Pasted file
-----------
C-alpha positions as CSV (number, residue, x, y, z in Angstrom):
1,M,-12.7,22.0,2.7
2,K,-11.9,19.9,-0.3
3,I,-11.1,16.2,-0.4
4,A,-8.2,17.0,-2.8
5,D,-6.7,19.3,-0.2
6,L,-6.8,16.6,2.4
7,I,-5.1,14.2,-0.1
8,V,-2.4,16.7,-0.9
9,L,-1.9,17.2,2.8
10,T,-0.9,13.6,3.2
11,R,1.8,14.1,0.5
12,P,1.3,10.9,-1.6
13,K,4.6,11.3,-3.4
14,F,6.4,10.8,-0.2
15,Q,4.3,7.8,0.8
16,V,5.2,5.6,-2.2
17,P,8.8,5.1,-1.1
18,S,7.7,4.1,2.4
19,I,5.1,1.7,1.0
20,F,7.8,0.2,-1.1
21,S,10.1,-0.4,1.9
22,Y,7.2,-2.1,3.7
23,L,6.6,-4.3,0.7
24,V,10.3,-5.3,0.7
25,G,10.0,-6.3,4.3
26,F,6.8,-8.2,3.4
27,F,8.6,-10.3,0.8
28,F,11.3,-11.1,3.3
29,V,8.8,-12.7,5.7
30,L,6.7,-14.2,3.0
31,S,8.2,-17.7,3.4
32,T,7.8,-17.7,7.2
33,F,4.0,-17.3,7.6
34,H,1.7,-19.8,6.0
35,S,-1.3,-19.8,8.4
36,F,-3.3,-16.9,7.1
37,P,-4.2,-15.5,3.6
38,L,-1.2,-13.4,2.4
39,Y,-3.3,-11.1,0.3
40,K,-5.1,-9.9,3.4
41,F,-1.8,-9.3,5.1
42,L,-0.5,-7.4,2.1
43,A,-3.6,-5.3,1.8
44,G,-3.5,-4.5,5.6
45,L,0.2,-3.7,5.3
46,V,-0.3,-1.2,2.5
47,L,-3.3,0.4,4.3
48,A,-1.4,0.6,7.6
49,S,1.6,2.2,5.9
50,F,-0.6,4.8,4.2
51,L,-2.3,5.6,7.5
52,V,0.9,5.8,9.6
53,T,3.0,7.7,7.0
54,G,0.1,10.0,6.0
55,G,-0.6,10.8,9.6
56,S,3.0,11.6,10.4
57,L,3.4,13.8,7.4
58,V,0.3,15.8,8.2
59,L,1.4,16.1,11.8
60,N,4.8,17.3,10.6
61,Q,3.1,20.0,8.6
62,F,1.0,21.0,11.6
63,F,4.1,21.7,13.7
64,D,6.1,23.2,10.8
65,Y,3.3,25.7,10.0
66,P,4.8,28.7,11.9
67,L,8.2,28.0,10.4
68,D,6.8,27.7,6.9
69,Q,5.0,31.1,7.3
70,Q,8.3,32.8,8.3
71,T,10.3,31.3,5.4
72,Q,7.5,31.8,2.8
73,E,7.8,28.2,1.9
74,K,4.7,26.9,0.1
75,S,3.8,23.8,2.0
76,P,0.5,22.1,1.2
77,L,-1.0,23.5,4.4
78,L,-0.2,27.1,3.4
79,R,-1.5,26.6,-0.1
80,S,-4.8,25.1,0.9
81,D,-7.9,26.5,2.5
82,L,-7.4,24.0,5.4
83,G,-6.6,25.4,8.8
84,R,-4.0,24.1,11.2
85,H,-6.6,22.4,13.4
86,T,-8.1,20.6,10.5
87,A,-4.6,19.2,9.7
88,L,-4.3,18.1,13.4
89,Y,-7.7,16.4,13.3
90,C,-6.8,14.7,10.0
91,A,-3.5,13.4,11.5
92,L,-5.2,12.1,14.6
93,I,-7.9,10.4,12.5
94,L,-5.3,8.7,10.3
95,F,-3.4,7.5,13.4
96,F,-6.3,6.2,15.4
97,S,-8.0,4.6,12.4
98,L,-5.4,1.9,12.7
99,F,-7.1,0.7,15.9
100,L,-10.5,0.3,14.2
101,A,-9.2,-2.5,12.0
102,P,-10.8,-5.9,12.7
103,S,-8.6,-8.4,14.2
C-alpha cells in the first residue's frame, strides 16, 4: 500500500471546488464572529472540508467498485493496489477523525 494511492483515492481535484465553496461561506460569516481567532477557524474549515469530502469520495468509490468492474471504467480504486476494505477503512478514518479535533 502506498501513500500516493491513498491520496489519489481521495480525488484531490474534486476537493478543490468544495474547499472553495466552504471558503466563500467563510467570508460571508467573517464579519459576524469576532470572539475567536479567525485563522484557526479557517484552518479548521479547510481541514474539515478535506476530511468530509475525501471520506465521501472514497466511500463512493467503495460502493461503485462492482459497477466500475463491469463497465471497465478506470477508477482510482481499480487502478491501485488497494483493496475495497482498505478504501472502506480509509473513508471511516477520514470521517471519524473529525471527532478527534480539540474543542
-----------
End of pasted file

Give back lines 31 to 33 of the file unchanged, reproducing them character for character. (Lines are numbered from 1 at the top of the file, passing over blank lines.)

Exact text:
30,L,6.7,-14.2,3.0
31,S,8.2,-17.7,3.4
32,T,7.8,-17.7,7.2